The story is really simple. I wanted to accept my class as rest controller method param. I decided that I don’t want to convert a simple string to object every time and it would be faster if I do the conversion in the single place. After a quick research I’ve found Converter interface which looked like perfect for the job. After some digging and investigation it turns out that there is a lot of automagic in the Spring conversion service.
Most of the application we are working on are built around the data. Since the information is the core value of the application we store it in the persistent and reliable storage - database. Applications evolve in time so does the way we store the data. In this post, I’m going to present my experiences and thoughts on evolving database schema.
While investigating @EventListeners in spring I’ve noticed very interesting annotation - @DomainEvents. In this post I’m going to check what can be achieved using @DomainEvents annotation and how to effectively use it with old good JPA. Let’s start with short introduction to domain event idea if you are not yet familiar with it. Now let’s go back to the @DomainEvents annotation in spring-data. Spring-data by default provides support for this annotation and it’s complementary annotation @AfterDomainEventPublication.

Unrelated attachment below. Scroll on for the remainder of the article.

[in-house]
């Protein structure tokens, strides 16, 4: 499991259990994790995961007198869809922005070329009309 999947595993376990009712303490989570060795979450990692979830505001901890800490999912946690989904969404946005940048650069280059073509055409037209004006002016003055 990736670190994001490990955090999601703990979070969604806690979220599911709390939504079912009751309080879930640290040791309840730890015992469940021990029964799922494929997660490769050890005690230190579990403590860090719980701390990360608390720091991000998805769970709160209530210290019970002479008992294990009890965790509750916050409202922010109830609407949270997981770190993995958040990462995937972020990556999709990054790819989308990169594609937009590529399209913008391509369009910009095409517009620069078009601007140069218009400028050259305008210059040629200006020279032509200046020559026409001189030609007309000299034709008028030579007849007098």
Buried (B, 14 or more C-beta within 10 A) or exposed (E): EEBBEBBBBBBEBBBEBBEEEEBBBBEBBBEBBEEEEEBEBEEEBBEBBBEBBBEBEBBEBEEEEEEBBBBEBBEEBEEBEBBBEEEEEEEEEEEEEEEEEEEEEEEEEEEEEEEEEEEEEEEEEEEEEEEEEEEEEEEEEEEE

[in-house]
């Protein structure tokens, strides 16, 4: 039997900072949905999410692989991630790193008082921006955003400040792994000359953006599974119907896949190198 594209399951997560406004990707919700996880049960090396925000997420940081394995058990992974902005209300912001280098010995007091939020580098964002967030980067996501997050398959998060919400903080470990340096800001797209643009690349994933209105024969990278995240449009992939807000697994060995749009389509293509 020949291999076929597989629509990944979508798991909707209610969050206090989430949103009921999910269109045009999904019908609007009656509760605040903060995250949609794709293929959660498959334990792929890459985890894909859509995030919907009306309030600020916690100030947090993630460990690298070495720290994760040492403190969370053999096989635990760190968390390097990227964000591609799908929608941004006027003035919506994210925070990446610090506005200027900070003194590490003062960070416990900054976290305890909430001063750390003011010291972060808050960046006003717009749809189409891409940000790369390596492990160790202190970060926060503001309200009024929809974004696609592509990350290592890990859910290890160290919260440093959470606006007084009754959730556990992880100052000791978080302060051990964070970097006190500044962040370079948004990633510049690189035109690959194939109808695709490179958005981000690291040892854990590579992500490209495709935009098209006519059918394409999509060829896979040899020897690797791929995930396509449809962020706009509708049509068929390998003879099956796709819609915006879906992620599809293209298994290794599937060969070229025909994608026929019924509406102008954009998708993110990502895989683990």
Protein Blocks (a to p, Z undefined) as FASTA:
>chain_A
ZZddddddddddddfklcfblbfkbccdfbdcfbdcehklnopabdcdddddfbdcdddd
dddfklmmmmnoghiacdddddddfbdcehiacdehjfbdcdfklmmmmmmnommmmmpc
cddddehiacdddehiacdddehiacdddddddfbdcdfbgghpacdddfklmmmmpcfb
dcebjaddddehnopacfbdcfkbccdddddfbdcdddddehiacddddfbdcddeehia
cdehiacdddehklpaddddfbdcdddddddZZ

I do like to write tests in Spock. I’m not sure if I know every feature available but until lately I felt comfortable with my knowledge. Obviously, I should not. There is always something that can catch you off guard. The question is how long will it take to figure out what’s happen.
Last time I wrote about events in a spring based application I’ve introduced some basics on how events can be dispatched using spring infrastructure. In this post, I’m going to dig deeper into an order of handlers, exceptions and asynchronous events handlers.
At some point in your career, you will not be happy with just a job, you’ll be looking for something which will keep you interested and will sharpen your skills. Lately, I’ve been looking for something new to do. Since I got burned last time I’ve jumped ships I decided it is the time to prepare a list of the interview questions for my potential employer.
When I’ve got some free time I try to add new features to springmock. Lately, after adding some new stuff I realized that double definition parsing class has more than one responsibility (class parsing, naming, definition creation, etc). So I’ve decided it’s time to refactor it and split responsibilities into dedicated classes. Once I did that and tests in the shared kernel started to pass I executed mvn verify just to be sure that everything was working and it wasn’t…
Code review is a great process which gradually improves code quality. It is a system you can implement in many ways. In this post I’m going to grumble about one particular way of performing code reviews - when there is only one person responsible for doing code reviews and suggesting/accepting/rejecting changes.
We all know how inheritance works and implemented some kind of class hierarchy at least few times during our career. Some of us know already that inheritance is not the silver bullet. Some of us know that inheritance must not be overused and considered with caution. Now I’m going to show you how choosing the quick win might cost you some unexpected troubles in the future.